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ANTH 2010 Cultural Anthropology: Scholarly Literature Types

This is a course-specific guide covering resources for cultural anthropology.

Types of scholarly literature (Cornell University Libraries)

You will encounter many types of articles and it is important to distinguish between these different categories of scholarly literature.  Keep in mind the following definitions.

Peer-reviewed (or refereed):  Refers to articles that have undergone a rigorous review process, often including revisions to the original manuscript, by peers in their discipline, before publication in a scholarly journal.  This can include empirical studies, review articles, meta-analyses among others.

Empirical study (or primary article):  An empirical study is one that aims to gain new knowledge on a topic through direct or indirect observation and research.  These include quantitative or qualitative data and analysis. In science, an empirical article will often include the following sections:  Introduction, Methods, Results, and Discussion.

Review article:  In the social sciences literature, this is a type of article that provides a synthesis of existing research on a particular topic.  These are useful when you want to get an idea of a body of research that you are not yet familiar with.  It differs from a systematic review in that it does not aim to capture ALL of the research on a particular topic.

Systematic review:  This is a methodical and thorough literature review focused on a particular research question.  It's aim is to identify and synthesize all of the scholarly research on a particular topic in an unbiased, reproducible way to provide evidence for practice and policy-making.  It may involve a meta-analysis (see below).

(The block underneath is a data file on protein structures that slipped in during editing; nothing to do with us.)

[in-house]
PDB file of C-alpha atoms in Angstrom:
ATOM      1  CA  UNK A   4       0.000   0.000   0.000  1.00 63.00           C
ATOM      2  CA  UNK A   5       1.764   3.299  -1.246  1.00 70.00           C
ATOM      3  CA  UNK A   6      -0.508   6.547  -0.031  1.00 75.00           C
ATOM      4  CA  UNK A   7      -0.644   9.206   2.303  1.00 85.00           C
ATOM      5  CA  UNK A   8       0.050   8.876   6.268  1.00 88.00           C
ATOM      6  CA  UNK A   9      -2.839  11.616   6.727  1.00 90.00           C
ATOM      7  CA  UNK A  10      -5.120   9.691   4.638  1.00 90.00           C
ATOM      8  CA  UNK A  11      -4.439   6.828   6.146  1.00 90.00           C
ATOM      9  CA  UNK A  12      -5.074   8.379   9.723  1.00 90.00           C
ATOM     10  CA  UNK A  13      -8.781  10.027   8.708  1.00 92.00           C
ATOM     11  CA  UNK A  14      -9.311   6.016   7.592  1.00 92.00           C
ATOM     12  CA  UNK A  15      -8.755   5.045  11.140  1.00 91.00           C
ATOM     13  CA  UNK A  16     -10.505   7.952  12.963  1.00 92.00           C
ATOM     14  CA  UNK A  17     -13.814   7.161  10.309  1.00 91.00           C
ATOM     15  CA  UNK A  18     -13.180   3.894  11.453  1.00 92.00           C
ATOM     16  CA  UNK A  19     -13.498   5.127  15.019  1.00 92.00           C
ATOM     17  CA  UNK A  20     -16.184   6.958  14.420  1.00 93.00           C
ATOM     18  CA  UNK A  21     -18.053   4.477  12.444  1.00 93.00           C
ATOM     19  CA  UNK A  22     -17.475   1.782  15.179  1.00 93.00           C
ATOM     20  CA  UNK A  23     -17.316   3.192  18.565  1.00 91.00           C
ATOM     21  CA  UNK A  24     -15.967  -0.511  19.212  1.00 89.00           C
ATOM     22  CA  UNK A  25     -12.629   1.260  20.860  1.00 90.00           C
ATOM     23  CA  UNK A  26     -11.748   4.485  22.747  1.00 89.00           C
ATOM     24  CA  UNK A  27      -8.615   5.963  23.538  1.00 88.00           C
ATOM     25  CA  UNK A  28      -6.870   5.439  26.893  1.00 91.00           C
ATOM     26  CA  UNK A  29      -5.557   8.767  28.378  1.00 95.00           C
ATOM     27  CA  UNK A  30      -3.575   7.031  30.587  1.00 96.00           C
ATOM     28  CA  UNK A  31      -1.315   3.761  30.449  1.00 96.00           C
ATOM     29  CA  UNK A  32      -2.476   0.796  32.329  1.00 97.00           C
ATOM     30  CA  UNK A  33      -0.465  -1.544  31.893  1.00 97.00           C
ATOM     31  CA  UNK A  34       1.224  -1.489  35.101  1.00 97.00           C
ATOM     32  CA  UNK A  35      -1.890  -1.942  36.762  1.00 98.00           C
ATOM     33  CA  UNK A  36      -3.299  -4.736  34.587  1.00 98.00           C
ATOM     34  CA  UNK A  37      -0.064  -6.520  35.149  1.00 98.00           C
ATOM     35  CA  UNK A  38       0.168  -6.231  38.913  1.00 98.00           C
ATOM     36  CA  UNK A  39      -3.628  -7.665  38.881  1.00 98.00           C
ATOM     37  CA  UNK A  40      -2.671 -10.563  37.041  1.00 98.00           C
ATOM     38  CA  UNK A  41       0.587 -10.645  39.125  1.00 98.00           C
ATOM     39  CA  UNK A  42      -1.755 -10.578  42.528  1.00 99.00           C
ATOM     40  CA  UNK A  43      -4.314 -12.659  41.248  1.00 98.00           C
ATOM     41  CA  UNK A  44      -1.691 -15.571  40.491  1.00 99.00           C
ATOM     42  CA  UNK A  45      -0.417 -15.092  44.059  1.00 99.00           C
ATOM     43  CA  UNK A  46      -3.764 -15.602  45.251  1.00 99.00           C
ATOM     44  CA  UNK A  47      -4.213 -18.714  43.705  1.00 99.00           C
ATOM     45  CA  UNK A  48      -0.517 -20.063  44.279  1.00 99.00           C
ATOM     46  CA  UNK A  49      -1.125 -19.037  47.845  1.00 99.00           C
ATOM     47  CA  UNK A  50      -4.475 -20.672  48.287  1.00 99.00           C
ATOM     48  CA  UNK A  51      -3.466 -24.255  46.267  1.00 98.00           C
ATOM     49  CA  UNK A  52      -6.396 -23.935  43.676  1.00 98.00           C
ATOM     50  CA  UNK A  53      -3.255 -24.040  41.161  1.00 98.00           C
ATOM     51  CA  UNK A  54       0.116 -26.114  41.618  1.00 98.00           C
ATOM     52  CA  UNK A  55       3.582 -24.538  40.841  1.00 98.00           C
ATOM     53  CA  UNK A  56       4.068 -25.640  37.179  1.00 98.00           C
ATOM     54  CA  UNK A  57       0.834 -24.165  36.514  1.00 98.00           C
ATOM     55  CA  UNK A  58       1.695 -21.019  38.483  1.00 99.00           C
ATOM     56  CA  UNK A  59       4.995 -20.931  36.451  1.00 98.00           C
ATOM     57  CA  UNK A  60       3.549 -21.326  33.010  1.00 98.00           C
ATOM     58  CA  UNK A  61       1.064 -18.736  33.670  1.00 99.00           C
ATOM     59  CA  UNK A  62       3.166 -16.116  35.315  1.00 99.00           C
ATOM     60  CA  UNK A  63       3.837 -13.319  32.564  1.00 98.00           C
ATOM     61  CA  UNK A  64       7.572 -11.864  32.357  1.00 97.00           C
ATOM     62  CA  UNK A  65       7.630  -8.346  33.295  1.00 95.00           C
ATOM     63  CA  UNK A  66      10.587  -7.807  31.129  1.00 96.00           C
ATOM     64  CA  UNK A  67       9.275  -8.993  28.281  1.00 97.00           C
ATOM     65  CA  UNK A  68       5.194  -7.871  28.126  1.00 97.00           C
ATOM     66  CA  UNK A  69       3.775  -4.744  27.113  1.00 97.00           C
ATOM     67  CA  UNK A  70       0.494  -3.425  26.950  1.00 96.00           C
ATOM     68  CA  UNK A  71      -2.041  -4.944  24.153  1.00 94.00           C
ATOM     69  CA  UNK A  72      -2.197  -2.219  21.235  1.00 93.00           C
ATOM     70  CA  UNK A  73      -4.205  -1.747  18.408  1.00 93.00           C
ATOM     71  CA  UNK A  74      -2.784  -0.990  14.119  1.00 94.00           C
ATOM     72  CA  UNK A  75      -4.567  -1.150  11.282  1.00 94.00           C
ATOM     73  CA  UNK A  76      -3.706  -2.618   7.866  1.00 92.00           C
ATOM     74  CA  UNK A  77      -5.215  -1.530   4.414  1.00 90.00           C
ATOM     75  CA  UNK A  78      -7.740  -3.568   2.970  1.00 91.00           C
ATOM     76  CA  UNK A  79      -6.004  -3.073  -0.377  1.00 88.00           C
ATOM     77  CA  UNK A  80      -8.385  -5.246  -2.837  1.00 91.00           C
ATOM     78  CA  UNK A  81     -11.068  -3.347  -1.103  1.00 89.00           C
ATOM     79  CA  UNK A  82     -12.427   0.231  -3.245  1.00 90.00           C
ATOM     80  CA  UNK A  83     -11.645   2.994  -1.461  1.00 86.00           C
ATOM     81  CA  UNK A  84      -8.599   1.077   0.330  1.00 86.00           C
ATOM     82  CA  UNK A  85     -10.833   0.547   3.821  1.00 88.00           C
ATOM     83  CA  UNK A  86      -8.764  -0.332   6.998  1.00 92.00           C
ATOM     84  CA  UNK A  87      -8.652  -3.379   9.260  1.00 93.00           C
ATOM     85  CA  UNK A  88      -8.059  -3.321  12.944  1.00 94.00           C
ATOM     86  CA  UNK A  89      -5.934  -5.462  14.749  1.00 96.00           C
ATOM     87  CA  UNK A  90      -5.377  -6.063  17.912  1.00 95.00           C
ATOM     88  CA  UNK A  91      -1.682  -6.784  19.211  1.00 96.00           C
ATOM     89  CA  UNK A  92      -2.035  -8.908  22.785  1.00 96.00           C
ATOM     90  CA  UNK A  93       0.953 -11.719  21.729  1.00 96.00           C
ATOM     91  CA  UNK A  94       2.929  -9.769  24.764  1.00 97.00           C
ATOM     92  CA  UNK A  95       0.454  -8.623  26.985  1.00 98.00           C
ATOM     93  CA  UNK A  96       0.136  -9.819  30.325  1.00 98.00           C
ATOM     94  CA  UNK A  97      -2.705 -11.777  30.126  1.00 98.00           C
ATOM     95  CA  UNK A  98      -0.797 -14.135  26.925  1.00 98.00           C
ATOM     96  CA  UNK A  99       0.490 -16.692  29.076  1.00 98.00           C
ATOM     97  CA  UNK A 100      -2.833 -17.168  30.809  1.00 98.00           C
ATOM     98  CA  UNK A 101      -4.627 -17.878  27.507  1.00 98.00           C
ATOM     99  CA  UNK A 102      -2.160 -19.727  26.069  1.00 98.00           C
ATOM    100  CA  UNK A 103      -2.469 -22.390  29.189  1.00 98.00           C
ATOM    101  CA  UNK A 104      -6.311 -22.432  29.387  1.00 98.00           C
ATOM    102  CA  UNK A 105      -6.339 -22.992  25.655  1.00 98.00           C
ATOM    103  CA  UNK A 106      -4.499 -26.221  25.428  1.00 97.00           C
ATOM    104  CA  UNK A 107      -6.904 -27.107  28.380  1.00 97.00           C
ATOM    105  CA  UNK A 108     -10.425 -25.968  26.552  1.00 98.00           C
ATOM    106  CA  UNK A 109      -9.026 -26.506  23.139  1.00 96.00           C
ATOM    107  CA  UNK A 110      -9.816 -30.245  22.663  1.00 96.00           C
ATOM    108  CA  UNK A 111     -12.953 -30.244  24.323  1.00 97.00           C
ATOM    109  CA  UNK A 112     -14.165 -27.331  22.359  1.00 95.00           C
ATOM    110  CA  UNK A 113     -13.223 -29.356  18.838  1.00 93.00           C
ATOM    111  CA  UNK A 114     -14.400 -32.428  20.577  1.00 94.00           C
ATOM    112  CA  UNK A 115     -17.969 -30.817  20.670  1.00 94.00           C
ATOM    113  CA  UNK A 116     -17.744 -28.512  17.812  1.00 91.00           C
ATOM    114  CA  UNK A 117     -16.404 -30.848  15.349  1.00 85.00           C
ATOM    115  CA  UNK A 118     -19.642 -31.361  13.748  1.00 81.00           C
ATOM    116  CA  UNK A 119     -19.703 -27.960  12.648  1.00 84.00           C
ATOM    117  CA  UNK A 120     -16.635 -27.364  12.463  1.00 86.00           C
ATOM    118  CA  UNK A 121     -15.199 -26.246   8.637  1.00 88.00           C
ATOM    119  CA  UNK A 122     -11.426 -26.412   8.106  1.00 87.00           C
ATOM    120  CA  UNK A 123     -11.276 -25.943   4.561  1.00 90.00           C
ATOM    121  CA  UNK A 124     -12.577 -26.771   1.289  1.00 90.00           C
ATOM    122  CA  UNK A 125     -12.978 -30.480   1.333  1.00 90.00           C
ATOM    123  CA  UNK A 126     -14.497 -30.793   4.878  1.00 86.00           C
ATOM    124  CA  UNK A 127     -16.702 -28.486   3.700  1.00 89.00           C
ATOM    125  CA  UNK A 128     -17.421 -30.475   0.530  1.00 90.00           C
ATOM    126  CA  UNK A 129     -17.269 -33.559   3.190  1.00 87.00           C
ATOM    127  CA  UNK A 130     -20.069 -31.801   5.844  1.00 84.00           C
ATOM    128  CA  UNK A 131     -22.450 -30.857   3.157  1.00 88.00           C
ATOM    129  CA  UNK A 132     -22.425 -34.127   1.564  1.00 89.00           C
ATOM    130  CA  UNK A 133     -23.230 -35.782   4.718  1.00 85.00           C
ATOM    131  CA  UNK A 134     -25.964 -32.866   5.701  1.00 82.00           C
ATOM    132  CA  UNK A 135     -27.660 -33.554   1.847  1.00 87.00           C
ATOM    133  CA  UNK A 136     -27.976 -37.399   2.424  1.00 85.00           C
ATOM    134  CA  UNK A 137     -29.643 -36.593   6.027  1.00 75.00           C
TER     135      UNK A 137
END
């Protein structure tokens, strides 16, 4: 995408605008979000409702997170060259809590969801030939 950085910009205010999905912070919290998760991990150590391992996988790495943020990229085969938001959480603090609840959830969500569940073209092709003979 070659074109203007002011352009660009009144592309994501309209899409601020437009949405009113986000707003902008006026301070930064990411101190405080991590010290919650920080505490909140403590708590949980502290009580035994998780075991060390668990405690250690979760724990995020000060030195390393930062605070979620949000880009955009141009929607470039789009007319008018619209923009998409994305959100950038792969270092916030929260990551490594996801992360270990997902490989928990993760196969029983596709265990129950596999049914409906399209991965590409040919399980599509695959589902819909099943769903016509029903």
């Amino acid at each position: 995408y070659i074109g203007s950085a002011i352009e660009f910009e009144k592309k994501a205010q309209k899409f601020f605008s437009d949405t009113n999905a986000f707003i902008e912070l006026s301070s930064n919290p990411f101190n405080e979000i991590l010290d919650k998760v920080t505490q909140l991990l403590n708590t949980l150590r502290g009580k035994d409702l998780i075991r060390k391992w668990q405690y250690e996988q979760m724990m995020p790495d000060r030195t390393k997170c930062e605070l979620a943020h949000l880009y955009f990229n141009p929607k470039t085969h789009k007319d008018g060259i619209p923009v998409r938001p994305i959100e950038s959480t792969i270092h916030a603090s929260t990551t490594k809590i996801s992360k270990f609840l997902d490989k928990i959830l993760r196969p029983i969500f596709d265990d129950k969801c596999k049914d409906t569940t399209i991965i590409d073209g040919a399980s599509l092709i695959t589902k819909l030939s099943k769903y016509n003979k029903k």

Meta-analysis:  This is a type of research study that combines or contrasts data from different independent studies in a new analysis in order to strengthen the understanding of a particular topic.  There are many methods, some complex, applied to performing this type of analysis.

From Tutorial: Scholarly Literature Types, Cornell University Library

Grey Literature

Society Communications and Conference Proceedings

Society publications are one of the most misleading and confusing types of publications for those unfamiliar with the varied forms of scholarly publications. This confusion is made worse by the fact that many databases will include society publications in its list of journal articles with little or no comment to help distinguish between the two. 

A society publication is essentially a trade magazine that is commissioned and distributed by a particular professional association (ex. AAA), company, sector (ex. Sociolinguistic), lobby group, interest group, and more. These are interesting places to learn about the field, but they are rarely peer reviewed and are not typically the place researchers will formally share their work. These publications are often written by journalists and will likely cover recent advancement and studies, but will not be the deep and authoritative source for this information. Because they cover the topic, however, they may be a good place to start if you're investigating a new study or line of research. These publications will also be an interesting window into the discipline you're thinking of entering. 

(From University of Maryland Library Anthropology libguide)

Anatomy of a Scholarly Article (NCSU Libraries)